The central movement, entitled Cantilena consists mostly of an intensely beautiful, wide-ranging melody, at times almost Bach- like, at others essentially French. A Germanic element - perhaps Haydn via Offenbach, or is it the British Grenadiers or even Handel's Halleluja, possibly all three? - also steals into the final Presto giocoso, which lives up to its title. The first movement's 'diddle-diddle-dum' fits in happily, but the melancholy of its more dignified, sliding theme momentarily interrupts this headlong gallop.
CreditsProducer: Martin Compton
|Instruments:||Flute and Piano|
|Label:||Claudio Records Limited|
Christopher Hyde-Smith & Jane Dodd
Christopher Hyde-Smith and Jane Dodd first performed together at the Stowe Summer School. Here they established an immediate musical rapport and were greatly encouraged by the enormous enthusiasm with which their concerts were received. A regular duo partnership was formed in 1984 following an invitation to play the complete works for flute and keyboard by Bach and Handel as part of the City of London's celebrations for the tercentenary of the births of these composers.
Christopher and Jane are familiar from their numerous broadcasts which have included first performances and for their many concerts and masterclasses throughout the British Isles. They recently gave highly acclaimed recitals to capacity audiences at the Arundel and Chester festivals. They have also played in France and Austria. Future plans include broadcasting the complete works of the French composers 'Les Six', and recently rediscovered works of William Alwyn.
One of their attractions is their very varied repertoire. In addition to being a pianist Jane has a magnificent double manual harpsichord which she can transport, as well as a portable harmonium and an electric keyboard if the venue dictates. Christopher has flutes in six different pitches, which can be used in one work, as well as demonstrating home-made, baroque and classical flutes.
Christopher Hyde-Smith's flute playing has been compared in the Guardian to Sir Lawrence Olivier's acting in variety of expression, characterization and style. He has played all over the British isles and at many festivals including Aldeburgh, The Three Choirs, North Wales and York. He has made many trips abroad appearing as soloist in France, Germany, the Netherlands, Italy, Portugal, Scandinavia, Spain and Switzerland as well as North and South America. He has also visited Russia in an ensemble directed by Benjamin Britten. Other distinguished musicians with whom he has performed include Casals, Poulenc, Tortelier and Stravinsky. Christopher has played the Cimarosa Concerto for two flutes with james Galway at the Royal Festival Hall and as concerto soloist he has frequently appeared with the London Mozart Players and also with the London Symphony, Royal Philharmonic, Royal Liverpool Philharmonic, BBC Concert, Scottish and Welsh Orchestras, Philornusica and Northern Sinfonia. Many composers have written and dedicated works to him, among them William Alwyn, Stephen Dodgson, Joseph Horowitz, William Matthias, John Metcalf and Alan Rawsthorne.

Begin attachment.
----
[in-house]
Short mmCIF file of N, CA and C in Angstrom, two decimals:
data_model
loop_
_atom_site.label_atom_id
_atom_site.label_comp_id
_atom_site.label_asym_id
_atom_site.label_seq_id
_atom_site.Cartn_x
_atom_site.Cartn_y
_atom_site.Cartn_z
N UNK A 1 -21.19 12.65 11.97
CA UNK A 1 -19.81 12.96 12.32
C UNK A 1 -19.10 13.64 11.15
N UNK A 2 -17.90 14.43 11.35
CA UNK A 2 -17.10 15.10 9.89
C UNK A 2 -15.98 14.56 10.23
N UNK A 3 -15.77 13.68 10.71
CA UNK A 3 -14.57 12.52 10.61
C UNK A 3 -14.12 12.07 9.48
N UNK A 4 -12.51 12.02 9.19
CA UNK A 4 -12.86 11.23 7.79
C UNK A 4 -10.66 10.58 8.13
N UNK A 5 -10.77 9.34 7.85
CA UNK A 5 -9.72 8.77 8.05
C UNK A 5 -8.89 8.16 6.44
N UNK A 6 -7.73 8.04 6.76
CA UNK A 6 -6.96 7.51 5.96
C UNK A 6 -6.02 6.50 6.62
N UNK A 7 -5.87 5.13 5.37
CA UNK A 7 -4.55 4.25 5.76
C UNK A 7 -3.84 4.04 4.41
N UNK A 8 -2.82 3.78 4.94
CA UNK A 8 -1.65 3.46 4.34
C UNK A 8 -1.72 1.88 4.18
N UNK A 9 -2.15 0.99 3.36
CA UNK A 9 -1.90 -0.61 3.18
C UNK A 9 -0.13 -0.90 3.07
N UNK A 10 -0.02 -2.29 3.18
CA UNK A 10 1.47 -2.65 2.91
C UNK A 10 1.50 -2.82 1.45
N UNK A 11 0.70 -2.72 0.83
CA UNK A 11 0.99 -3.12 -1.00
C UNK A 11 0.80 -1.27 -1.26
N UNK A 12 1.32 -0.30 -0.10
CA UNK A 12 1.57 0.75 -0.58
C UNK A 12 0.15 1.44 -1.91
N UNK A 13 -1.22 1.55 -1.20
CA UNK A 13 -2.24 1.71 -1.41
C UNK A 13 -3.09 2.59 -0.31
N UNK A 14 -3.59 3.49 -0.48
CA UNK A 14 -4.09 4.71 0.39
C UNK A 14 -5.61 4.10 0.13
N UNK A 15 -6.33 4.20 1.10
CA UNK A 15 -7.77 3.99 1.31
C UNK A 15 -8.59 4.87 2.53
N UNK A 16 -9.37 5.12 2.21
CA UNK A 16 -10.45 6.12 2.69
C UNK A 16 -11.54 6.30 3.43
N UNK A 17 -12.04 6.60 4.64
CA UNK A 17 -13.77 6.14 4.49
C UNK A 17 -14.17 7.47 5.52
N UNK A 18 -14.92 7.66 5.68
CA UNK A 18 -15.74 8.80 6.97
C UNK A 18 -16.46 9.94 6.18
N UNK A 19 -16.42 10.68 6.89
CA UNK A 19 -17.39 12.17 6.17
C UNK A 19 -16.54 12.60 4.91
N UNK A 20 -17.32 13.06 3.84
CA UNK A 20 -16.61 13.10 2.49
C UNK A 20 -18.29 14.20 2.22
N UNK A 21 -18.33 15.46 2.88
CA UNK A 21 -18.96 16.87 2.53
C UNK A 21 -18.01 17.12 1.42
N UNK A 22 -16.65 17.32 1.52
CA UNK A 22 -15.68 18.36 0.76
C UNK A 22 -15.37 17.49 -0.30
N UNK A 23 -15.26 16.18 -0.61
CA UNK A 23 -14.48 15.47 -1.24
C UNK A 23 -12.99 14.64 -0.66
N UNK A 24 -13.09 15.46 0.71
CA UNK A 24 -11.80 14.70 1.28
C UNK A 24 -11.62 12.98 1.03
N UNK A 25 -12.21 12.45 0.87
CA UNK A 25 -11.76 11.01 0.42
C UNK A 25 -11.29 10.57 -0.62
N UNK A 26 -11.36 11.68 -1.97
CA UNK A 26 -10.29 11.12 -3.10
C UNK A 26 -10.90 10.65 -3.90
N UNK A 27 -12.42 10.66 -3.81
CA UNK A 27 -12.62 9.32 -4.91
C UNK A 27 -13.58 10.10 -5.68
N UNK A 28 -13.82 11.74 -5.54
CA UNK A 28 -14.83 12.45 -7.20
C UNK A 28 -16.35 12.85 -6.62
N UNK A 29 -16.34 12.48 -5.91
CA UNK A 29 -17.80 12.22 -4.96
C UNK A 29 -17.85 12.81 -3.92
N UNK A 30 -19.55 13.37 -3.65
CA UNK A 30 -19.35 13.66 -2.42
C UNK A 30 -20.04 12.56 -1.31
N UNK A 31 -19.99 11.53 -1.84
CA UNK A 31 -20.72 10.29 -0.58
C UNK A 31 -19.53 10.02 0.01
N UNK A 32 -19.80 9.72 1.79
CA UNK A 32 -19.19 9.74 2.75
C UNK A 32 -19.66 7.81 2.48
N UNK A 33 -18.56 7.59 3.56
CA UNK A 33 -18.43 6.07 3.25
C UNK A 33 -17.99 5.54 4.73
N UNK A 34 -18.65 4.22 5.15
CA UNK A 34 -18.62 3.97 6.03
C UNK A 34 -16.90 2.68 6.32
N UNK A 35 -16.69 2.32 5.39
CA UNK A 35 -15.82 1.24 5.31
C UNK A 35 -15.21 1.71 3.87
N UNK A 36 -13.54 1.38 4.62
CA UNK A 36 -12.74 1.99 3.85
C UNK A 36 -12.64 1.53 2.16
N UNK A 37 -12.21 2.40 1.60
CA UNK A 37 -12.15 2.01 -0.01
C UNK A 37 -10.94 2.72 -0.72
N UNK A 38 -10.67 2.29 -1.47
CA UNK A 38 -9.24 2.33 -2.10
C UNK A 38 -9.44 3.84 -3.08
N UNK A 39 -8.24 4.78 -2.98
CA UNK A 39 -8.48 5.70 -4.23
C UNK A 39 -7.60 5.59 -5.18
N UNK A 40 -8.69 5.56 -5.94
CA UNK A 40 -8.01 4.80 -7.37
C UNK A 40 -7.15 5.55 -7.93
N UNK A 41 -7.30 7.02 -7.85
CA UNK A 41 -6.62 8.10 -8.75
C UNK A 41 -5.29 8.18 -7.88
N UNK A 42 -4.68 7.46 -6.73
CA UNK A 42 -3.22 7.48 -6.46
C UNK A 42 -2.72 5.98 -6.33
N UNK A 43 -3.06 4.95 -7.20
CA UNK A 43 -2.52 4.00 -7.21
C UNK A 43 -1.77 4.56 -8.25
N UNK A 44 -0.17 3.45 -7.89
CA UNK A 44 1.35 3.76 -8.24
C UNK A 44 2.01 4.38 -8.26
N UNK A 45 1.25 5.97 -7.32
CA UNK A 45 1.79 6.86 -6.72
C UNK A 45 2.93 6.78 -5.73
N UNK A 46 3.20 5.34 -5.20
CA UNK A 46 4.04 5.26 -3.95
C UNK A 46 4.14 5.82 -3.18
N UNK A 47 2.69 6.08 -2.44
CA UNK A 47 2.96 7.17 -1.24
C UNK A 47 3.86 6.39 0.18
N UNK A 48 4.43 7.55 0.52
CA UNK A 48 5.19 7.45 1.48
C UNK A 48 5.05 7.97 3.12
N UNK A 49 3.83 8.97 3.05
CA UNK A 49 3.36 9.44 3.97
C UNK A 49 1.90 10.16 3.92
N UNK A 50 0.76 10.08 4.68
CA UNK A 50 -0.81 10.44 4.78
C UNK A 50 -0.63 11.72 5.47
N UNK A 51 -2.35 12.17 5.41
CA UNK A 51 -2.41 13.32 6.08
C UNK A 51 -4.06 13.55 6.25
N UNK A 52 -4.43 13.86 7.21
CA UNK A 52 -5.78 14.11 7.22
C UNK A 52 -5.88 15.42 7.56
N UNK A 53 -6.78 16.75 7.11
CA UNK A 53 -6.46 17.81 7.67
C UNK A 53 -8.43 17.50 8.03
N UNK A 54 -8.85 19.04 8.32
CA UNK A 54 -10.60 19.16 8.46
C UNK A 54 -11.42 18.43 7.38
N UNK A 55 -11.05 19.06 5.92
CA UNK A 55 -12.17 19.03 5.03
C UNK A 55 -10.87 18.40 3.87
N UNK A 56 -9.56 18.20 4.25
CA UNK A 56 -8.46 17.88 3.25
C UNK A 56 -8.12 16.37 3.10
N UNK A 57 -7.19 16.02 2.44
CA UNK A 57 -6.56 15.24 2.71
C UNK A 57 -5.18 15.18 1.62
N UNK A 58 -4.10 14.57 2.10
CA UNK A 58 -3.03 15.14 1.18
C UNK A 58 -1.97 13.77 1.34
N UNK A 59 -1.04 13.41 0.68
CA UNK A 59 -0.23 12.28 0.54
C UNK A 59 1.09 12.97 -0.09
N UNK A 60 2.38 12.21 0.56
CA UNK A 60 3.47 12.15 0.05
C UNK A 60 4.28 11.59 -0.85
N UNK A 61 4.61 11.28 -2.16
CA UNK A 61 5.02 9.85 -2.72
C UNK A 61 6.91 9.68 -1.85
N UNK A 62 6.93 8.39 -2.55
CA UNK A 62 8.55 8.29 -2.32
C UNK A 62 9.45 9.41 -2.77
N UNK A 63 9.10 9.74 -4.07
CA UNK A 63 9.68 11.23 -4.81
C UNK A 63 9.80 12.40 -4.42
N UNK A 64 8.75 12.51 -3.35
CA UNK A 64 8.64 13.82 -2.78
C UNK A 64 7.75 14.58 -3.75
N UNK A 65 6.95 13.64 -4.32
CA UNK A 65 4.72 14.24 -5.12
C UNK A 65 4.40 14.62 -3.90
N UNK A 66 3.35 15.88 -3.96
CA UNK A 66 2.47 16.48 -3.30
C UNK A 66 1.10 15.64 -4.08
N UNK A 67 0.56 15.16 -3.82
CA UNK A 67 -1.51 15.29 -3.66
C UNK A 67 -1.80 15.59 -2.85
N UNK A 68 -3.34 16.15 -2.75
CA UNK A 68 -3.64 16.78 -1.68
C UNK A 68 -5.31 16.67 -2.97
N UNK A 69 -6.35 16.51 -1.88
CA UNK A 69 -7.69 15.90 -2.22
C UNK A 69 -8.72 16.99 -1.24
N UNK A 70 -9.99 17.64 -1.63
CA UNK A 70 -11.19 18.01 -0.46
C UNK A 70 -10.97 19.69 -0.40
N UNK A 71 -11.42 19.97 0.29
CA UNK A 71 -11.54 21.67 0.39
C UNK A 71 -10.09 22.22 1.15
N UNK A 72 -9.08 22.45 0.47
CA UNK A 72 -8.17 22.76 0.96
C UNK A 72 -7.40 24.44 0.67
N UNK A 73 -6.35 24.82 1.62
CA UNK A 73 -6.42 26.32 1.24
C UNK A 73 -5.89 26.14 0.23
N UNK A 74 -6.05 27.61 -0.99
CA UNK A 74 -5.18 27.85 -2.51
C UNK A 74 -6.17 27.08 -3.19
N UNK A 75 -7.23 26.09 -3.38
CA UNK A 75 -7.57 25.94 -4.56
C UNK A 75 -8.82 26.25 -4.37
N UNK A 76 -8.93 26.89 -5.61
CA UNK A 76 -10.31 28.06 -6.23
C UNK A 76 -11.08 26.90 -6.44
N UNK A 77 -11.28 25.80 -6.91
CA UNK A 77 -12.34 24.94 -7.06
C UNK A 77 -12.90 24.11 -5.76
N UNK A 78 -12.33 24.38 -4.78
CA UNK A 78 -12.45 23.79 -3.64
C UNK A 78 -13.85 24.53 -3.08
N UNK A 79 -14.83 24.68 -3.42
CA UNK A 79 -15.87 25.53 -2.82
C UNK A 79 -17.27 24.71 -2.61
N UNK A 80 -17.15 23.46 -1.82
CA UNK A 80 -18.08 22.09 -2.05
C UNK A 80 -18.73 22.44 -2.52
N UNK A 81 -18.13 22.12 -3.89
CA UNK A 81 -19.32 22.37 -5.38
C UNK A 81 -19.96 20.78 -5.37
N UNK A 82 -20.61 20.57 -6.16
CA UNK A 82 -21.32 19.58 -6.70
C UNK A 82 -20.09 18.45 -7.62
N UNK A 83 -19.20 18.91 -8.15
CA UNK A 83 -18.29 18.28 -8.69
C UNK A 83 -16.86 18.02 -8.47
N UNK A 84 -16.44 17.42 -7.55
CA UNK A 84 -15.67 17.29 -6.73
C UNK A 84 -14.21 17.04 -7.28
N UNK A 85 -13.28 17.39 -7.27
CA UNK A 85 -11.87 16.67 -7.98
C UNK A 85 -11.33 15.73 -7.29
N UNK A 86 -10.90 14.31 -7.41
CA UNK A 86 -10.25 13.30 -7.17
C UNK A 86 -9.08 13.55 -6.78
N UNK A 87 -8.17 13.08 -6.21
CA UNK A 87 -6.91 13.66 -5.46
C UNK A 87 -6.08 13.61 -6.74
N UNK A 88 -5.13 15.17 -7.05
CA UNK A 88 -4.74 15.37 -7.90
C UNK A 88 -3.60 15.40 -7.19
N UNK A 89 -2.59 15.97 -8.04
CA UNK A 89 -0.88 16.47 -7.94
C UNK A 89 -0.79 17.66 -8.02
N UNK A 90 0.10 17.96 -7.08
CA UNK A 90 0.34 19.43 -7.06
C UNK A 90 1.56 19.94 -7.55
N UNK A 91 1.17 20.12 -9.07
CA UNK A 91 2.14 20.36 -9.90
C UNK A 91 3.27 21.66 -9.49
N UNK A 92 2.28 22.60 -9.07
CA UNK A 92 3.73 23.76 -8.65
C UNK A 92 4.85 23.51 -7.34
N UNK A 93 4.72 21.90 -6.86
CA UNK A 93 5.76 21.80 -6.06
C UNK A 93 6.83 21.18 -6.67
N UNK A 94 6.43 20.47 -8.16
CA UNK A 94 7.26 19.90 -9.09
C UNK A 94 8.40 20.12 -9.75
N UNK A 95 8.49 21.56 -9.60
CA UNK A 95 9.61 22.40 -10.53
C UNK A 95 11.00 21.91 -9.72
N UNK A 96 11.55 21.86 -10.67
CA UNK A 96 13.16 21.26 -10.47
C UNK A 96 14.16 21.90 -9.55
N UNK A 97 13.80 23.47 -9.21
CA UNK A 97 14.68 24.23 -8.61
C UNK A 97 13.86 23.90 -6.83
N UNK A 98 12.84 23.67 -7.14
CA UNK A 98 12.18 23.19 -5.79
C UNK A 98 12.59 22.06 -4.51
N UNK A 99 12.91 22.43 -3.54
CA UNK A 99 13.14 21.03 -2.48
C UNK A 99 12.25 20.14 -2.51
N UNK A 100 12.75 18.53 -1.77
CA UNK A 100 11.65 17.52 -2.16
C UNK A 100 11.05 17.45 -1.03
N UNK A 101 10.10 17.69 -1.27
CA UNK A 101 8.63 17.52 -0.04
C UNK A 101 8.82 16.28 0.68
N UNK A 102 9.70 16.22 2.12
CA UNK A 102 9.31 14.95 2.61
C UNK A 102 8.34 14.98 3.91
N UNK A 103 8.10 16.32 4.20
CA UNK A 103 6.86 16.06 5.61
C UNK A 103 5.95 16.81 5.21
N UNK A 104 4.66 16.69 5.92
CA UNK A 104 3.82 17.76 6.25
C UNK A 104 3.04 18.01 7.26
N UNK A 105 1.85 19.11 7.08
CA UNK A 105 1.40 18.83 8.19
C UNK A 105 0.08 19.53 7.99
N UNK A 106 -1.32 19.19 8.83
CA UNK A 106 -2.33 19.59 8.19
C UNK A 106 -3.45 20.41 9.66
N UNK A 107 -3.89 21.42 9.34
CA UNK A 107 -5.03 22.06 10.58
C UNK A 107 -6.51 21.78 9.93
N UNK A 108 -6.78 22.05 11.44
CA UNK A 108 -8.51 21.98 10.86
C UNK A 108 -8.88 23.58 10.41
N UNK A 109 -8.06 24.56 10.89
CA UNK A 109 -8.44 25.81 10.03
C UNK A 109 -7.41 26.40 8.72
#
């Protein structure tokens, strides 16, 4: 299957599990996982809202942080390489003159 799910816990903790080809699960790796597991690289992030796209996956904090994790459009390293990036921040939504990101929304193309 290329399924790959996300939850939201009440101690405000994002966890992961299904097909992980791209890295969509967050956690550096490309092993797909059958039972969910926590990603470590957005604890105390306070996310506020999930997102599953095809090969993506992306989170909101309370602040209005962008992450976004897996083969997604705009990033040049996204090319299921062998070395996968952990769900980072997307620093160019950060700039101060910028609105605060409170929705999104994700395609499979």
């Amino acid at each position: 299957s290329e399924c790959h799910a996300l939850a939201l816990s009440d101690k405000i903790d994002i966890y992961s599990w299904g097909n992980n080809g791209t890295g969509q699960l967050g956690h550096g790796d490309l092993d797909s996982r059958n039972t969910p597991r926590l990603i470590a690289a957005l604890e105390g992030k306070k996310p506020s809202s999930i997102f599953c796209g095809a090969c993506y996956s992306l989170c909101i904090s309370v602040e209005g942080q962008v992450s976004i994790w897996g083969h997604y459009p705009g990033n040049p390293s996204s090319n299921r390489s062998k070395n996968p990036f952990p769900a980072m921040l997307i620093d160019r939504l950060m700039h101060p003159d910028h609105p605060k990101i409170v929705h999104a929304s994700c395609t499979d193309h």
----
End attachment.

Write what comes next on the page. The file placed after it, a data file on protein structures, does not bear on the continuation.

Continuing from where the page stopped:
Christopher Hyde-Smith is a professor of flute at the Royal College of Music, where he also studied. He was the founding chairman of the British Flute Society. He plays on a golden flute.
Jane and Christopher were married in 1985 and have two daughters.
'Christopher Hyde-Smith is an absolutely first rate flautist...' STEREO REVIEW, USA
'Never in Munich has a flute player had such a success - and well deserved.' SUDDEUTSCHE ZEITUNG
'...... he is among the few [flautists] who are in the finest category.' THE GRAMOPHONE
After winning numerous prizes at the Royal College of Music and gaining an honours degree at King'sCollege London, Jane Dodd has spent most of her musical life as an 'unashamed accompanist'. She was a prizewinner in competitions organised by Greater London Arts, Park Lane Group, The Incorporated Society of Musicians, The Worshipful Company of Musicians, and The Kirkman Concert Society. Her recital work has included performances at the Wigmore Hall, Purcell Room, Festival Hall, Albert Hail and St. John's Smith Square. Concert partners have included Jack Brymer, James Galway, Ifor James, Felicity Lott, Robert Tear, Hugh Bean and Douglas Cummings and she regularly partners oboist Andrew Knights and is a member of a piano trio.
Jane has played for BBC Radio Education Programmes and has three times toured the USA. Work has also included accompanying the choir of St. Martin-in-the-Fieldsand playing as orchestral pianist in the BBC Symphony Orchestra. She is no stranger to masterclasses and has acted as official accompanist at the BBC TV 'Young Musician of the Year' competition. Recently she has been teacher and accompanist at the Purcell specialist music school and her work at summer schools takes her to Ramsgate International Summer School and a summer school in the Austrian Tyrol. Pieces have been dedicated to
Jane by composers Dominic Muldowney and David McBride.
"Jane Dodd's accompanying was exemplary.' SUNDAY TIMES
"In Jane Dodd he has found a rare accompanist, outstanding indeed was the quality of artistry and skill." DAILY TELEGRAPH
"Jane Dodd was an unfailing tower of strength throughout a taxing programme." YORKSHIRE POST
Photographs by Fritz Curzon